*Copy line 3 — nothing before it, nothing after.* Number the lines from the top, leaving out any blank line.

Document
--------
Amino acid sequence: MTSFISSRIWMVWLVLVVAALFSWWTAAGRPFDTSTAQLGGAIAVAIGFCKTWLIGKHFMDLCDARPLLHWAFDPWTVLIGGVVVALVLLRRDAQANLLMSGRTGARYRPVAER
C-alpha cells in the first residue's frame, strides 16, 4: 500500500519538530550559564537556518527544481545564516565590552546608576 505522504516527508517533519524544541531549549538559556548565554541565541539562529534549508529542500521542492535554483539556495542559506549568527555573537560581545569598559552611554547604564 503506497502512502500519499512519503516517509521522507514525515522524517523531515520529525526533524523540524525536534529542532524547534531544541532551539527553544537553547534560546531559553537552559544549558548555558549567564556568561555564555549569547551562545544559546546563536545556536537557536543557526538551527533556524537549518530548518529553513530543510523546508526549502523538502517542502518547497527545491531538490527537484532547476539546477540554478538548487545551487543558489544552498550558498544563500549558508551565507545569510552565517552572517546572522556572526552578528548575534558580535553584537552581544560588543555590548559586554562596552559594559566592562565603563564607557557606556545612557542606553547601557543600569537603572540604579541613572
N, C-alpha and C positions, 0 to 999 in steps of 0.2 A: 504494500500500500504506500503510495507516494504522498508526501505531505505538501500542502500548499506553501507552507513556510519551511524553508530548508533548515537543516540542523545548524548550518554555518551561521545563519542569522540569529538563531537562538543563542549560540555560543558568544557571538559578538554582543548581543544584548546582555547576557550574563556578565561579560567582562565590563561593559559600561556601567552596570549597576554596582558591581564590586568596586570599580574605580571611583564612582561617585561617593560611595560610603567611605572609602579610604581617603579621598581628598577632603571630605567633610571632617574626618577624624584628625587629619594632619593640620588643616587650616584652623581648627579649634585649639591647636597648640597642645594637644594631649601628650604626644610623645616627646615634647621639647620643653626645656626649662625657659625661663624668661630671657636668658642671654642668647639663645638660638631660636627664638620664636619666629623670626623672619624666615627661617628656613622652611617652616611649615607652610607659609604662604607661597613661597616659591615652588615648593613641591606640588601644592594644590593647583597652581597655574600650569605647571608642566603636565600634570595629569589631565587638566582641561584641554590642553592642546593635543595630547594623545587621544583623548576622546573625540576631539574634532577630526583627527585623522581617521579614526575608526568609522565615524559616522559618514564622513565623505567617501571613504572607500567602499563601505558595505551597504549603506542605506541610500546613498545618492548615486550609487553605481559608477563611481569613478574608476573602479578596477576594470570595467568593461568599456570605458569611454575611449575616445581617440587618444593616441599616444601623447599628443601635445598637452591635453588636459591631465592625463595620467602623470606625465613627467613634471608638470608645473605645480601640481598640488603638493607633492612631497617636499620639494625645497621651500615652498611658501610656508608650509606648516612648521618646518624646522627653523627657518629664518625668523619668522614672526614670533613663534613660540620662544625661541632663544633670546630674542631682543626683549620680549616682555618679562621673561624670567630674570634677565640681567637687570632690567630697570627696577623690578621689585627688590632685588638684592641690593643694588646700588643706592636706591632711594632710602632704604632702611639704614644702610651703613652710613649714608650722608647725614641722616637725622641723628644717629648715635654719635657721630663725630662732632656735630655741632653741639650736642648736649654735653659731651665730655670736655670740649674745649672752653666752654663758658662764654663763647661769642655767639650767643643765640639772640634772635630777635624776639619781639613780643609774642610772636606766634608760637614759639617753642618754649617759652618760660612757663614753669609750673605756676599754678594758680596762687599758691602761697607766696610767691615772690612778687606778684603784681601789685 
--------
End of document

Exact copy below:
N, C-alpha and C positions, 0 to 999 in steps of 0.2 A: 504494500500500500504506500503510495507516494504522498508526501505531505505538501500542502500548499506553501507552507513556510519551511524553508530548508533548515537543516540542523545548524548550518554555518551561521545563519542569522540569529538563531537562538543563542549560540555560543558568544557571538559578538554582543548581543544584548546582555547576557550574563556578565561579560567582562565590563561593559559600561556601567552596570549597576554596582558591581564590586568596586570599580574605580571611583564612582561617585561617593560611595560610603567611605572609602579610604581617603579621598581628598577632603571630605567633610571632617574626618577624624584628625587629619594632619593640620588643616587650616584652623581648627579649634585649639591647636597648640597642645594637644594631649601628650604626644610623645616627646615634647621639647620643653626645656626649662625657659625661663624668661630671657636668658642671654642668647639663645638660638631660636627664638620664636619666629623670626623672619624666615627661617628656613622652611617652616611649615607652610607659609604662604607661597613661597616659591615652588615648593613641591606640588601644592594644590593647583597652581597655574600650569605647571608642566603636565600634570595629569589631565587638566582641561584641554590642553592642546593635543595630547594623545587621544583623548576622546573625540576631539574634532577630526583627527585623522581617521579614526575608526568609522565615524559616522559618514564622513565623505567617501571613504572607500567602499563601505558595505551597504549603506542605506541610500546613498545618492548615486550609487553605481559608477563611481569613478574608476573602479578596477576594470570595467568593461568599456570605458569611454575611449575616445581617440587618444593616441599616444601623447599628443601635445598637452591635453588636459591631465592625463595620467602623470606625465613627467613634471608638470608645473605645480601640481598640488603638493607633492612631497617636499620639494625645497621651500615652498611658501610656508608650509606648516612648521618646518624646522627653523627657518629664518625668523619668522614672526614670533613663534613660540620662544625661541632663544633670546630674542631682543626683549620680549616682555618679562621673561624670567630674570634677565640681567637687570632690567630697570627696577623690578621689585627688590632685588638684592641690593643694588646700588643706592636706591632711594632710602632704604632702611639704614644702610651703613652710613649714608650722608647725614641722616637725622641723628644717629648715635654719635657721630663725630662732632656735630655741632653741639650736642648736649654735653659731651665730655670736655670740649674745649672752653666752654663758658662764654663763647661769642655767639650767643643765640639772640634772635630777635624776639619781639613780643609774642610772636606766634608760637614759639617753642618754649617759652618760660612757663614753669609750673605756676599754678594758680596762687599758691602761697607766696610767691615772690612778687606778684603784681601789685 